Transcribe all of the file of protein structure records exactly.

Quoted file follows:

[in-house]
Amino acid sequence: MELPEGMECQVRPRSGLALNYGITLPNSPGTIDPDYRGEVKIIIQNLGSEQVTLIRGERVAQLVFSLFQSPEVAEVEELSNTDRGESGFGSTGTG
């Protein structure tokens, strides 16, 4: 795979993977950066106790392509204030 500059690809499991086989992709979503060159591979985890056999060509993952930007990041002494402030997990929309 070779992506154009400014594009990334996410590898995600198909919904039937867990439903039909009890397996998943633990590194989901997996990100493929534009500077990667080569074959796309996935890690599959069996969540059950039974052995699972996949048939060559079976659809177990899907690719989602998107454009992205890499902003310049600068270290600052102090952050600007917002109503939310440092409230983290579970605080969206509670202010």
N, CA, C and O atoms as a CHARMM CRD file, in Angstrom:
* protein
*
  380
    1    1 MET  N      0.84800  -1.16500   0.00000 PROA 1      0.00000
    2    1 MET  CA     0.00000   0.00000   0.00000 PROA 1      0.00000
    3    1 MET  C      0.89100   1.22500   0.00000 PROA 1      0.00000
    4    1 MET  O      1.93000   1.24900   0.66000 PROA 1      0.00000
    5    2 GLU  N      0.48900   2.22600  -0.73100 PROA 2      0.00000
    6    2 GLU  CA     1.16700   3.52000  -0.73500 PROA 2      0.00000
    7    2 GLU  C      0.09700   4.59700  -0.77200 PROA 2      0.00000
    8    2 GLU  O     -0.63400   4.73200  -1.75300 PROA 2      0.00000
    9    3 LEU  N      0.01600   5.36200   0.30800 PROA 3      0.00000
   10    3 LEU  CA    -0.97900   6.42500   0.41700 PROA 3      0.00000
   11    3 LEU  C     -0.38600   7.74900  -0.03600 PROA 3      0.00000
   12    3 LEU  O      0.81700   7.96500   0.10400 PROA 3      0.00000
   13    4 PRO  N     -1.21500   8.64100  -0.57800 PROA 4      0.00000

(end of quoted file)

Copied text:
[in-house]
Amino acid sequence: MELPEGMECQVRPRSGLALNYGITLPNSPGTIDPDYRGEVKIIIQNLGSEQVTLIRGERVAQLVFSLFQSPEVAEVEELSNTDRGESGFGSTGTG
């Protein structure tokens, strides 16, 4: 795979993977950066106790392509204030 500059690809499991086989992709979503060159591979985890056999060509993952930007990041002494402030997990929309 070779992506154009400014594009990334996410590898995600198909919904039937867990439903039909009890397996998943633990590194989901997996990100493929534009500077990667080569074959796309996935890690599959069996969540059950039974052995699972996949048939060559079976659809177990899907690719989602998107454009992205890499902003310049600068270290600052102090952050600007917002109503939310440092409230983290579970605080969206509670202010």
N, CA, C and O atoms as a CHARMM CRD file, in Angstrom:
* protein
*
  380
    1    1 MET  N      0.84800  -1.16500   0.00000 PROA 1      0.00000
    2    1 MET  CA     0.00000   0.00000   0.00000 PROA 1      0.00000
    3    1 MET  C      0.89100   1.22500   0.00000 PROA 1      0.00000
    4    1 MET  O      1.93000   1.24900   0.66000 PROA 1      0.00000
    5    2 GLU  N      0.48900   2.22600  -0.73100 PROA 2      0.00000
    6    2 GLU  CA     1.16700   3.52000  -0.73500 PROA 2      0.00000
    7    2 GLU  C      0.09700   4.59700  -0.77200 PROA 2      0.00000
    8    2 GLU  O     -0.63400   4.73200  -1.75300 PROA 2      0.00000
    9    3 LEU  N      0.01600   5.36200   0.30800 PROA 3      0.00000
   10    3 LEU  CA    -0.97900   6.42500   0.41700 PROA 3      0.00000
   11    3 LEU  C     -0.38600   7.74900  -0.03600 PROA 3      0.00000
   12    3 LEU  O      0.81700   7.96500   0.10400 PROA 3      0.00000
   13    4 PRO  N     -1.21500   8.64100  -0.57800 PROA 4      0.00000